The new book Engaging Boys and Men in Sexual Assault Prevention: Theory, Research and Practice explores sexual assault prevention programs for boys and men. The book presents leading-edge research on efforts to engage men and boys in the prevention of sexual violence. Written and edited by key scholars in the field, it is an essential volume for researchers, advocates, and educators.
- You have no problem with the gender wage gap. But you hate having to pay for dates.
- You insist that it’s a scientifically proven fact that men are stronger than women. But you complain about society believing that it’s worse for a man to hit a woman than for a woman to hit a man.
I find it hard to process the videos of captured young male Russian soldiers calling their mums, crying, explaining they are alive, that they thought they were going to a training camp or would be welcomed as liberators and instead being sent to their death in Ukraine. These men have conducted atrocities and I do not seek to justify their actions.
Unpacking the Man Box is based on a survey of 1,000 young Australian men aged 18 to 30. The report builds on the findings of The Men’s Project’s 2018 report The Man Box.
The initial Man Box report found that young Australian men who believe in outdated masculine stereotypes were themselves at higher risk of using violence, online bullying and sexual harassment, engaging in risky drinking and reporting poorer levels of mental health.
This report was commissioned by Oxfam to examine the ways in which varying narratives and tropes of masculinity and femininity have both shaped and been used by the far-right in its mobilization of support and polarization of debate. It follows the academic literature in identifying ethnonationalism as the unifying ideology of a heterogeneous political tendency that can be collectively referred to as the “far-right”.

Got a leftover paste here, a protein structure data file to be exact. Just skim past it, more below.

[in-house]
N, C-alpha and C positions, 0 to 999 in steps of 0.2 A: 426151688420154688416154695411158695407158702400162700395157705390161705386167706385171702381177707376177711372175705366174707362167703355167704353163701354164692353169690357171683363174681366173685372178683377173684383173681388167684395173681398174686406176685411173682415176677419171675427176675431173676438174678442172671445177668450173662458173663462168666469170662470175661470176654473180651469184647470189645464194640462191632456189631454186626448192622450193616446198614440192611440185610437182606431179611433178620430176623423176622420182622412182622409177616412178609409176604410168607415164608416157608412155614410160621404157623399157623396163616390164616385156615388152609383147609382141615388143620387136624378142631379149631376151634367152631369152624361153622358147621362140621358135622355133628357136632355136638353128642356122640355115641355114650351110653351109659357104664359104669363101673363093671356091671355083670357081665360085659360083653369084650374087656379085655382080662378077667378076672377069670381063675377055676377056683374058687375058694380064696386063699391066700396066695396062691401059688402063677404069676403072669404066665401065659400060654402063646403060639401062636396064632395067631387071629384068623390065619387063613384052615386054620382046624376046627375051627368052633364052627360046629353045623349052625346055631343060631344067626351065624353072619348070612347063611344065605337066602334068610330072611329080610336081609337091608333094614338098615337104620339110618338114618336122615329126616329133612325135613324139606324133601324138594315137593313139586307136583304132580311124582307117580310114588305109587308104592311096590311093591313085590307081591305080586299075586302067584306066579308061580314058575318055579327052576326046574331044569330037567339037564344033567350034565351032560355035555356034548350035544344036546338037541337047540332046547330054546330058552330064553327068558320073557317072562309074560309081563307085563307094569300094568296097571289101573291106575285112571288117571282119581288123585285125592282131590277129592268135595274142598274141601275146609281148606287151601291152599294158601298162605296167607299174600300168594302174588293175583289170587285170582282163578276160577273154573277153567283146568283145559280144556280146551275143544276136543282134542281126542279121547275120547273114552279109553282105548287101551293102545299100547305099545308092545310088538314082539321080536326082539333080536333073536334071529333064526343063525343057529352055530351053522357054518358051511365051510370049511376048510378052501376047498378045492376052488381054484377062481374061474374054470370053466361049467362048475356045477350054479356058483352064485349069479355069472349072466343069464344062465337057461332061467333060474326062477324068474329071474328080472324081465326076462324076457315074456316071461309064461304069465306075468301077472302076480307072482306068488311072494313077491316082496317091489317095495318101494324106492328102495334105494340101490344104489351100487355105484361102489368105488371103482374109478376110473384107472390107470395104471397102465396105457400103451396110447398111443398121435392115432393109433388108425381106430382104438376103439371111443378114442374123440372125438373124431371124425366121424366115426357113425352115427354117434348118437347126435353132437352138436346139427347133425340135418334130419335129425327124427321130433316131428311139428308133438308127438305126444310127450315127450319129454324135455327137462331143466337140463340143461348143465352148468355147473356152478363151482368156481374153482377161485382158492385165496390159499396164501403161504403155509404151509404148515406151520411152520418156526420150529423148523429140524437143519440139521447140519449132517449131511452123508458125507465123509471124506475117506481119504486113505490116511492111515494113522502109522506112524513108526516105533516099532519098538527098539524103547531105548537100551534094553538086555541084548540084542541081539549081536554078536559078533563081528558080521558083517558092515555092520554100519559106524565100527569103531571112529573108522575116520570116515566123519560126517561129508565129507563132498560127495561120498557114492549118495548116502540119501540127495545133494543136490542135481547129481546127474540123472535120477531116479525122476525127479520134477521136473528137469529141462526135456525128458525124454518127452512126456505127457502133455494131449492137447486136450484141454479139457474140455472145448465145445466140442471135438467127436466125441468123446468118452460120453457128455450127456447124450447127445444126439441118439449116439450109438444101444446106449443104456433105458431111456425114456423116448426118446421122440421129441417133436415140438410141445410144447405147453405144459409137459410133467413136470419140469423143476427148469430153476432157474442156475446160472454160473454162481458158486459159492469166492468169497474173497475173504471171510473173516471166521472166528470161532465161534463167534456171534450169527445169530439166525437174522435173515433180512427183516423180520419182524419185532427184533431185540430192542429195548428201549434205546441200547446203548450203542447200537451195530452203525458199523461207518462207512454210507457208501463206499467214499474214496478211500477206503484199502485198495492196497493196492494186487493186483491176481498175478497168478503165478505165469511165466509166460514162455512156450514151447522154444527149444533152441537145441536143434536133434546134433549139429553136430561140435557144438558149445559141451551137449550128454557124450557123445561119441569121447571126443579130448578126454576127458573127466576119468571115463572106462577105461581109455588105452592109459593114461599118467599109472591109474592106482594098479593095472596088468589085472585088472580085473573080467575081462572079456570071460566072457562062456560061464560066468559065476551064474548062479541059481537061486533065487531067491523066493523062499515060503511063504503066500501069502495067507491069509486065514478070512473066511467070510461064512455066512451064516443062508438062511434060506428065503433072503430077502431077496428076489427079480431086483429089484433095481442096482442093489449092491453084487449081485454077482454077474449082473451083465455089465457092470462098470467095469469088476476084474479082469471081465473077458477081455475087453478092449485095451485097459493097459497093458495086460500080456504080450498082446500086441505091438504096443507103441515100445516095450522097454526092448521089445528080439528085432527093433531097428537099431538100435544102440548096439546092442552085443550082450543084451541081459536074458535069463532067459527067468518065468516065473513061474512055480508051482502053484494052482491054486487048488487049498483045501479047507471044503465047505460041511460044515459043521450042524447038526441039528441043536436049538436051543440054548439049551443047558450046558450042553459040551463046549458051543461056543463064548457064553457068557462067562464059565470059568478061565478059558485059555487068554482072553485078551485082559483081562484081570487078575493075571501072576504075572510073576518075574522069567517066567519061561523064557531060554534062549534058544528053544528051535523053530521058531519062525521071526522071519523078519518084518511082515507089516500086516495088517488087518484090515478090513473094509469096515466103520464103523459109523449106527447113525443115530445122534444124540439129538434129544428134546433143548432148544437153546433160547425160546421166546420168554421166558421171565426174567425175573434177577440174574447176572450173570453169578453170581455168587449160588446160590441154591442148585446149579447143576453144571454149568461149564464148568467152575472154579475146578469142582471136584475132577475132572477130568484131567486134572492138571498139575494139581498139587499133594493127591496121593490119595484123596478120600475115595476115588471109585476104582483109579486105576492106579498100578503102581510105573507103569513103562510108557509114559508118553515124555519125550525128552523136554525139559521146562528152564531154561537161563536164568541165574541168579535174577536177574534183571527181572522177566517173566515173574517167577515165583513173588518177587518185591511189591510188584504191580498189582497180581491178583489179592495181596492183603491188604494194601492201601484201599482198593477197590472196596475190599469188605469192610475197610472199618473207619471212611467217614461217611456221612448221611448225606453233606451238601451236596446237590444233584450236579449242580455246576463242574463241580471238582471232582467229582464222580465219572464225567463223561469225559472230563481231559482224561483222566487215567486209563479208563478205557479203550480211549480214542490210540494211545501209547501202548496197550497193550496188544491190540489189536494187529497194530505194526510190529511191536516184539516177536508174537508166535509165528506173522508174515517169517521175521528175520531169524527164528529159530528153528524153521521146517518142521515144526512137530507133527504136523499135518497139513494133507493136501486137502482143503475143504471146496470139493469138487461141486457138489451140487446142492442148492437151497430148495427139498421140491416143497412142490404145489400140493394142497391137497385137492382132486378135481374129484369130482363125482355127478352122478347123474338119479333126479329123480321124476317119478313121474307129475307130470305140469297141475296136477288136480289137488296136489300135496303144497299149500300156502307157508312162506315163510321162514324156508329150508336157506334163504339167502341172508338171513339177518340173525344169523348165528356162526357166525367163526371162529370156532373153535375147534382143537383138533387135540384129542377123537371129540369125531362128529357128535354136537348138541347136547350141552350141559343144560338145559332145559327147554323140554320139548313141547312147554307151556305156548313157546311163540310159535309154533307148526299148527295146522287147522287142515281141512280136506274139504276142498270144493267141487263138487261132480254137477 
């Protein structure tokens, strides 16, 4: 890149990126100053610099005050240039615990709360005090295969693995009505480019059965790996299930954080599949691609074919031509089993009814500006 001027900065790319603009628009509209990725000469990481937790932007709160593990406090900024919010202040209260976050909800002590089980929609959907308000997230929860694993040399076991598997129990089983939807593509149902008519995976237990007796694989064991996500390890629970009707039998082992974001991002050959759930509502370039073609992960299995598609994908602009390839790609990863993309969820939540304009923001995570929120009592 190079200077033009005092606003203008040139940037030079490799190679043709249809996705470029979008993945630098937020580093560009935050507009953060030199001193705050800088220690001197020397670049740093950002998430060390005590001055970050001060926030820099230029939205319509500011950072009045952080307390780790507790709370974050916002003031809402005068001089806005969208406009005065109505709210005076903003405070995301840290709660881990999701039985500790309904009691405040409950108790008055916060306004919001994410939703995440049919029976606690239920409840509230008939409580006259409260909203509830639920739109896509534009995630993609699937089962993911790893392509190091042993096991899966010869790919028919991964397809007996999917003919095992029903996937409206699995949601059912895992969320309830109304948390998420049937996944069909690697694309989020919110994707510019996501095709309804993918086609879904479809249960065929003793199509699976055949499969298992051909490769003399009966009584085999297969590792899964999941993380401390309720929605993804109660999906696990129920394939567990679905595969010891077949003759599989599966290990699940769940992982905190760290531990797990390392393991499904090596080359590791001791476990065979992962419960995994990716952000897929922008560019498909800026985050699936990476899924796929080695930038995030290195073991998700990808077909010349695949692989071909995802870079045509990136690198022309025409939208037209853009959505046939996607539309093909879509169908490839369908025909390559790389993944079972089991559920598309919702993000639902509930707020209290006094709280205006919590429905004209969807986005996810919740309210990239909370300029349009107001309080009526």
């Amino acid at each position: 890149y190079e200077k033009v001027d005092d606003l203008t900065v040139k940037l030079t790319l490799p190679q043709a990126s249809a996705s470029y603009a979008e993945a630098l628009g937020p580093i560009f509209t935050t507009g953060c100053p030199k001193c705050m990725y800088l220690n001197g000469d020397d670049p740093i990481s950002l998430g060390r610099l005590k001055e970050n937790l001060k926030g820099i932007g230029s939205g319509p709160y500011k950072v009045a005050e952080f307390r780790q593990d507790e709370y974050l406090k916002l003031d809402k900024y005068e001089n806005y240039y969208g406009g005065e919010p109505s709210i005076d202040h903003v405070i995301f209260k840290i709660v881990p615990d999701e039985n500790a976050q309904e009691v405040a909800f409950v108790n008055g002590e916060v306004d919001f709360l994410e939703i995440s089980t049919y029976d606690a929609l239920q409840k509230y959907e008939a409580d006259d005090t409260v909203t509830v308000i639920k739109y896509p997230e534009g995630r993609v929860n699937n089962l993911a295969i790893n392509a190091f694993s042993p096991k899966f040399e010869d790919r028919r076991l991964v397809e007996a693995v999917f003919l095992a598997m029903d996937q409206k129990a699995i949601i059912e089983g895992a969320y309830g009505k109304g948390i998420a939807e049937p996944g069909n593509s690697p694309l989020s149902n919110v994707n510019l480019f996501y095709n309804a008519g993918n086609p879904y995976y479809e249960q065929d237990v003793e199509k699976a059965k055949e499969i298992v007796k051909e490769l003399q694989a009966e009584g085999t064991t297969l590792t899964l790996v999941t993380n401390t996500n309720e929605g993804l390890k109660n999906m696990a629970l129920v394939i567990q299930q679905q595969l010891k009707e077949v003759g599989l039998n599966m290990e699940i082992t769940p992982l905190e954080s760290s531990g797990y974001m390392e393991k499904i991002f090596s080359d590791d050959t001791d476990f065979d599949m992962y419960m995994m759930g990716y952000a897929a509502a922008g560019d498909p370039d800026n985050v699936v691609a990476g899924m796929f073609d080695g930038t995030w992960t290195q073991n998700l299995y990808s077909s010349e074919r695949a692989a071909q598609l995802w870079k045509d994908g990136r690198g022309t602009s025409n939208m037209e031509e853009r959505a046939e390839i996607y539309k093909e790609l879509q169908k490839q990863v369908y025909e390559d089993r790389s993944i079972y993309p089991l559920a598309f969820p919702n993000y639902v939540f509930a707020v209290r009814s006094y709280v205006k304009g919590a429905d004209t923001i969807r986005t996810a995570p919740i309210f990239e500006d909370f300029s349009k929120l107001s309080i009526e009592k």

It goes without saying that we are in a pickle – both socially and environmentally. Global systems that support life are under threat from multiple angles. The ways that we relate to each other are polarising. COVID has changed life as we knew it. In fact, it’s reasonable to think that things are falling apart. For more than two decades, I have been wondering about what is at the root of our troubles. I’ve come to see that beneath the selfishness of global economic systems, lays a deeper problem.
Low support for gender equality (GE) predicts attitudes supporting violence against women (VAW). However, little is known about the influence of attitudes towards different manifestations of GE. This study extends knowledge by assessing the relative strength of attitudes to GE across seven theoretically derived dimensions, and their association with attitudes towards VAW. 17,542 Australians participated in the 2017 National Community Attitudes Towards Violence Against Women Survey.
#1. Start by putting your own house in order. Take responsibility for violent behaviour and attitudes and build respectful relations with the women and girls in your life. See pp. 11-13 of this report
Over the last 12 years my view of the world and myself in it has radically changed, due to the many conversations with and between radical feminists I have been privileged to be part of. From my first exposure to the reality of women’s lives and the male violence they encounter and fear on a daily basis, to attending feminist conferences, it has been an eye opening, embarrassing and life-changing journey.